Fandom to acquire Curse Media from Twitch, intends to merge with Gamepedia

Twitch has decided to rid itself of Curse, which it originally acquired only two years ago. Just to be clear, that’s Curse Media, the network of several community-run gaming websites such as D&D Beyond, Futhead, Muthead, Hearthpwn, MMO-Champion, as well as a collection of over 2,000 gaming wikis known as Gamepedia. That last one is what this acquisition seems to be about.

Fandom, formerly known as Wikia – and Wikicities before that –, will be the new owner of Curse, and intends to “combine” Gamepedia with its own offerings, as reported by Kotaku. In a statement to the site, a Fandom representative stated:

"We've signed a definitive agreement to acquire Curse Media from Twitch, Inc; including all media assets and employees.”

A Twitch representative also confirmed the sale of Curse Media to Fandom:

"We've signed an agreement for Fandom to acquire Curse Media and make it part of their offering to gamer communities. We believe Fandom will be a great home for the Curse Media teams and give them the opportunities and support they need to ensure their business continues succeeding and growing. Twitch will continue to focus on our priorities supporting streamers' ability to earn a living educating and entertaining fans."

Fandom doesn’t limit its focus to gaming, however, and thus has a network of over 300,000 wiki communities, many of which will overlap with Gamepedia.

That’s worth noting because, as per a report from September, quite a few major Fandom communities began abandoning that platform in favor of Gamepedia due to the former’s newly-implemented auto-playing video advertisements, which began appearing on their articles. RuneScape’s wiki was one of the first to abandon Fandom’s platform with support from the game’s developers – Jagex. In a statement announcing their migration, they said:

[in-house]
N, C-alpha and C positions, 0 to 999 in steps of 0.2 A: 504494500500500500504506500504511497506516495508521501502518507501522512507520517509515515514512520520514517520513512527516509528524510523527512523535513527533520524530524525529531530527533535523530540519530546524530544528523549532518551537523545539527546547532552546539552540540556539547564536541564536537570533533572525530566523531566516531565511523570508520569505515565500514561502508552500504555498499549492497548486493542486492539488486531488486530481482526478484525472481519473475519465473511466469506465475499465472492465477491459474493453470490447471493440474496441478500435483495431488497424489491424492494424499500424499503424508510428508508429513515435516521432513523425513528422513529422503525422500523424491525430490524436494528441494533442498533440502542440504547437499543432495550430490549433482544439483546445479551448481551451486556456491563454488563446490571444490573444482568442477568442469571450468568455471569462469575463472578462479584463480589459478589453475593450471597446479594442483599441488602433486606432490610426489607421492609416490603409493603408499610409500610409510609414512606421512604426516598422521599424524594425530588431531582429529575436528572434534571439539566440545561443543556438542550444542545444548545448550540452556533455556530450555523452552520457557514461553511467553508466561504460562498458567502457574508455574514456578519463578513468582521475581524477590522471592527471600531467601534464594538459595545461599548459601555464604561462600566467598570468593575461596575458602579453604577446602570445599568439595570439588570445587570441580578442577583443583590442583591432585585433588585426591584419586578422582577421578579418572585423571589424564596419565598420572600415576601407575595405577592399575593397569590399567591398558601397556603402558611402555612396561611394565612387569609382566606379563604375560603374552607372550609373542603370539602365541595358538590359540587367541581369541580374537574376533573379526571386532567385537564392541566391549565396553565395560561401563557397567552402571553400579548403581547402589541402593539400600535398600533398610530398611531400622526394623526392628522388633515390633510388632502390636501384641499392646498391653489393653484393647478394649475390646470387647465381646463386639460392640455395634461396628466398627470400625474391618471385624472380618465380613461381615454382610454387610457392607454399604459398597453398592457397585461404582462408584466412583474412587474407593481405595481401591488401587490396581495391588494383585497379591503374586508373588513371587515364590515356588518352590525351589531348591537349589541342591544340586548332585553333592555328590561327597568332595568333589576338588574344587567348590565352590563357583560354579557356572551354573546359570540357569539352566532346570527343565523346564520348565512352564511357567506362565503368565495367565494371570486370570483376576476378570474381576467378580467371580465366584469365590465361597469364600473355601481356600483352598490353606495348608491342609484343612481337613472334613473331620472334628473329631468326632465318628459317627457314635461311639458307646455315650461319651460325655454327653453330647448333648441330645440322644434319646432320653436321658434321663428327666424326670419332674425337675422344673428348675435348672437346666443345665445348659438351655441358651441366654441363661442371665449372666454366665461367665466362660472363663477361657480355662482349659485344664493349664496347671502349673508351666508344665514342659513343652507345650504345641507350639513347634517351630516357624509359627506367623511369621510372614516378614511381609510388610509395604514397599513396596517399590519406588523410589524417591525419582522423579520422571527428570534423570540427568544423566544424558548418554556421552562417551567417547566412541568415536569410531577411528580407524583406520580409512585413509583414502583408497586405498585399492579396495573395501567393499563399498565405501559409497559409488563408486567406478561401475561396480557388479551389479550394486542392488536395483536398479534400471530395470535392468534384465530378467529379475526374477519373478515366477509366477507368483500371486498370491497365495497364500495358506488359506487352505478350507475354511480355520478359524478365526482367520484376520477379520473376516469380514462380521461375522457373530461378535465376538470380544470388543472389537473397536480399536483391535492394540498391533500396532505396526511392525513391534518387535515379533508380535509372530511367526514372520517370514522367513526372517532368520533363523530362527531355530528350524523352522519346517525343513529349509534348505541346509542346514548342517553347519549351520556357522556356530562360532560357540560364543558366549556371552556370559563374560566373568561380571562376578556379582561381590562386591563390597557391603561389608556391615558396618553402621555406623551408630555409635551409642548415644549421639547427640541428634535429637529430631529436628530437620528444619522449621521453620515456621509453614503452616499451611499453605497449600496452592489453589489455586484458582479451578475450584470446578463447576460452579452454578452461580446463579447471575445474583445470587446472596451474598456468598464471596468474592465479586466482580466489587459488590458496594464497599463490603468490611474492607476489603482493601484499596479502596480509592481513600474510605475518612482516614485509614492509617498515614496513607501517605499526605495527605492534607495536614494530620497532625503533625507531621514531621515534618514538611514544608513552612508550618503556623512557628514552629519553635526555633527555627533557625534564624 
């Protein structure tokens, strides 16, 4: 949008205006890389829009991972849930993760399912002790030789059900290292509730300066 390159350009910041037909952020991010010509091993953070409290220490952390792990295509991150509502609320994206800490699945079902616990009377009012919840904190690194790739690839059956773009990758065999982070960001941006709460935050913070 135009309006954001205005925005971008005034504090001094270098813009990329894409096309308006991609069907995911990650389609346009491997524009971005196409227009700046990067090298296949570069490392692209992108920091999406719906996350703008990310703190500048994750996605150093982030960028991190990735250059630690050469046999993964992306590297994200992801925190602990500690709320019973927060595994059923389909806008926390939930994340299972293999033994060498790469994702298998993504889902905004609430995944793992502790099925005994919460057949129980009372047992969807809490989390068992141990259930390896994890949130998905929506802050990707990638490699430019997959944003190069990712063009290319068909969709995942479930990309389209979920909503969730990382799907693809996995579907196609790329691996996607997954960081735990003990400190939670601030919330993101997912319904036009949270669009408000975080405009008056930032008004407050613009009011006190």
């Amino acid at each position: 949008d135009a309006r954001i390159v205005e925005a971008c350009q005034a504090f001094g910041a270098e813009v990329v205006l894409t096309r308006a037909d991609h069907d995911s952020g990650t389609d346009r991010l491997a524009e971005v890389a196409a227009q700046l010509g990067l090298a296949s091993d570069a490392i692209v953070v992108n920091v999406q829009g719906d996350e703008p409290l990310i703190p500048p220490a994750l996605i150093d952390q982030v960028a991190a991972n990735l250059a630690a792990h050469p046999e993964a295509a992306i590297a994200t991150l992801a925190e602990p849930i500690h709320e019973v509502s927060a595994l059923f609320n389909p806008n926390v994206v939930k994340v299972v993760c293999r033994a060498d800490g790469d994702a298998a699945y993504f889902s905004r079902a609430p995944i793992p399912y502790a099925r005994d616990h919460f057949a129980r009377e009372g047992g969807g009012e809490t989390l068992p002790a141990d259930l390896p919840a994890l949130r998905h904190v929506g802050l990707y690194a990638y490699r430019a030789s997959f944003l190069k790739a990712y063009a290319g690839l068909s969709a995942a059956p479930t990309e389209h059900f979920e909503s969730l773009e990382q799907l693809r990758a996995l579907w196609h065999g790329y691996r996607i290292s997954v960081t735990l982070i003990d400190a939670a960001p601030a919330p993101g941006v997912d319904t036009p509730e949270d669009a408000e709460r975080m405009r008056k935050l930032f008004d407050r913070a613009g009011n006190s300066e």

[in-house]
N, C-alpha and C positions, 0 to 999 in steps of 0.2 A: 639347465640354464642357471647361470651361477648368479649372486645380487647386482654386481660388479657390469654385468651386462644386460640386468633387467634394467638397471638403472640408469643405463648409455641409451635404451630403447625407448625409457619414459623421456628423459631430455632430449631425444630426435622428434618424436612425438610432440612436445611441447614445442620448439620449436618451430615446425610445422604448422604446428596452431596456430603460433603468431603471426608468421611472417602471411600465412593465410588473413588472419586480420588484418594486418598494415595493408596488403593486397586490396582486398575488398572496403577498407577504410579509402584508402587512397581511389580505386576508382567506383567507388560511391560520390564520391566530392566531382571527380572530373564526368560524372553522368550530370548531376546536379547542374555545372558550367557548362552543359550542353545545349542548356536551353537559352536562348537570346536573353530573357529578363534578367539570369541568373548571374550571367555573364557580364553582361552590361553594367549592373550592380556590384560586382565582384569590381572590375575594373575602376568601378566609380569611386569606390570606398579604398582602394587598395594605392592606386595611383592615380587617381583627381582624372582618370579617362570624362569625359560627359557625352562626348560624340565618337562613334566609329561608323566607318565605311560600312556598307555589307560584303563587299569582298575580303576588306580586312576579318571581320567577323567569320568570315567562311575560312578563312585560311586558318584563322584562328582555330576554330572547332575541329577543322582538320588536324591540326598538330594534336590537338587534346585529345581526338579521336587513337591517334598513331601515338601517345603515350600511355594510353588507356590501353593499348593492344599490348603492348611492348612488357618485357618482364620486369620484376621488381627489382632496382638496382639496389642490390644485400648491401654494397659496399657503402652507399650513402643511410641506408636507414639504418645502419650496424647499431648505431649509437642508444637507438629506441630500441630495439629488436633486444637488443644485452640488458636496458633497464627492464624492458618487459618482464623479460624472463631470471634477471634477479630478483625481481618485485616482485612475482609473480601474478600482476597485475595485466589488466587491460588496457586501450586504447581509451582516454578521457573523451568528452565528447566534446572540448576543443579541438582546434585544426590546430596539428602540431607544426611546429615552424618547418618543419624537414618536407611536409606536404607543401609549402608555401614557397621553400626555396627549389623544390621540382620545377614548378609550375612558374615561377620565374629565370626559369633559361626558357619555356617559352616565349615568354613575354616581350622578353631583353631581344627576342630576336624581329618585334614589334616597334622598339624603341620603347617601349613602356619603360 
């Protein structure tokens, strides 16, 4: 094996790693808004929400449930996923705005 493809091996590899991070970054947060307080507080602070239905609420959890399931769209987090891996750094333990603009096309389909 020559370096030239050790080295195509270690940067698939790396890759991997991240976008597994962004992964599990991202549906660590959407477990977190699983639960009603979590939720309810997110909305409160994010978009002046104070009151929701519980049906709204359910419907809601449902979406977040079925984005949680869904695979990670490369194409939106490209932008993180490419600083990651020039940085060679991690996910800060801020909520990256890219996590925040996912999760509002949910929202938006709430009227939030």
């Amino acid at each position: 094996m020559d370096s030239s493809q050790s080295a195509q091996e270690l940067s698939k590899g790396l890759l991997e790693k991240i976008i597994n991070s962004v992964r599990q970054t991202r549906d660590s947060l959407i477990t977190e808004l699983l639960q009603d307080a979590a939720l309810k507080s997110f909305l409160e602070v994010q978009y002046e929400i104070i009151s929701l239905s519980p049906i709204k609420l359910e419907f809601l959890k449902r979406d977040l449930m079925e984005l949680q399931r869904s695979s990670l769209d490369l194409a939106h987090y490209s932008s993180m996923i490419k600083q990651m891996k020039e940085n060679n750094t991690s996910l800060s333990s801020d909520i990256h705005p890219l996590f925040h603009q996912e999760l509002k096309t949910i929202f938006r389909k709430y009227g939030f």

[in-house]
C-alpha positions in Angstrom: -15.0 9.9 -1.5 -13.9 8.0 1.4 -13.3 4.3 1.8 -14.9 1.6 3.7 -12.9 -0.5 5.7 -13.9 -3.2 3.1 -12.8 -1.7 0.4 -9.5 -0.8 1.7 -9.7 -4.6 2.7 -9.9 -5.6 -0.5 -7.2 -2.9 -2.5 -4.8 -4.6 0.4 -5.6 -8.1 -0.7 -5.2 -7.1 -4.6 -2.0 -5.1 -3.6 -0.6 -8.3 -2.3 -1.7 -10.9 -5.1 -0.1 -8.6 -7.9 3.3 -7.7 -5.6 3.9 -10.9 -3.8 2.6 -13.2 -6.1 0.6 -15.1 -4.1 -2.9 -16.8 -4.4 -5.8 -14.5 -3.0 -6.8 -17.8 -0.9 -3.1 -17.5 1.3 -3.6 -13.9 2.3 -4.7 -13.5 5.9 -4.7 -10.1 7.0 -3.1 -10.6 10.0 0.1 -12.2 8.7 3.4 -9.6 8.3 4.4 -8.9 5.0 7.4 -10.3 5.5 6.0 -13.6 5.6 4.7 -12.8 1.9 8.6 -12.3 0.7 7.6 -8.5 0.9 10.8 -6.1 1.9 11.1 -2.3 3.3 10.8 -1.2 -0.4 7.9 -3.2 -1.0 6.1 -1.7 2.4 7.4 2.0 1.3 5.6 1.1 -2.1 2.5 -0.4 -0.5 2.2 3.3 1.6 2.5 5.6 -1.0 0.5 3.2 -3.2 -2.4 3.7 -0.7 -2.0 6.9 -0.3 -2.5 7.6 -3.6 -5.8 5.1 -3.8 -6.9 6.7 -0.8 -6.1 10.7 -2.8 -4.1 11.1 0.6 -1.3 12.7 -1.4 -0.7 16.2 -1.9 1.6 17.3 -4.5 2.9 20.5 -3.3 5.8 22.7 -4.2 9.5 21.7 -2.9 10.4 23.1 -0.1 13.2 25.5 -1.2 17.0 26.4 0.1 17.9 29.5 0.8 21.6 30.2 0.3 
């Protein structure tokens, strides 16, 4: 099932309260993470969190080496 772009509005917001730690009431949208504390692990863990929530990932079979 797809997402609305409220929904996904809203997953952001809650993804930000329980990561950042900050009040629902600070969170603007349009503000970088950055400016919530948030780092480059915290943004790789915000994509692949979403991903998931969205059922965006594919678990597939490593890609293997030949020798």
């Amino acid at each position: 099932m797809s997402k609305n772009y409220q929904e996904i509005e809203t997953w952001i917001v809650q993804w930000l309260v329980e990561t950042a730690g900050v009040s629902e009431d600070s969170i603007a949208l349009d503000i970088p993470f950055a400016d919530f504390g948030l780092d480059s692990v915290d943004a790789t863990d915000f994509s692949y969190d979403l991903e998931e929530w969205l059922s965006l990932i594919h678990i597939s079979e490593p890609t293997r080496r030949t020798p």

“We’ve signed an agreement with Jagex, allowing us to use their trademarks properly and form a partnership with them to host the wikis. We all, including Jagex, want to be transparent with the community about what this partnership entails.”

Fandom, at the time, didn’t seem concerned with that announcement, telling Kotaku:

“We’re sorry to see the RuneScape Wiki leave Fandom, but understand the unique opportunity they have with Jagex. We continue to be committed to creating the best experience possible for fans, inclusive of non-disruptive ads and content that helps them connect even more with the entertainment that they love.”

RuneScape wiki had its escape supported by the game’s developer, which, as admitted by Fandom, was a unique opportunity. Unfortunately, the several hundred other wiki communities that had already, were in the process, or were intending to move to Gamepedia, will now find themselves in trouble of finding a new home; perhaps, self-hosting will prove to be the only option at the end.

A price for this sale remains unclear at the moment, but as Fandom told Kotaku, it expects the acquisition to close by early 2019.

Report a problem with article
Next Article

Amazon offers new Sega gaming bundle with retro classics on Fire TV

Previous Article

YouTubers may see a decline in subscriptions as Google tackles spam on the platform

5 Comments - Add comment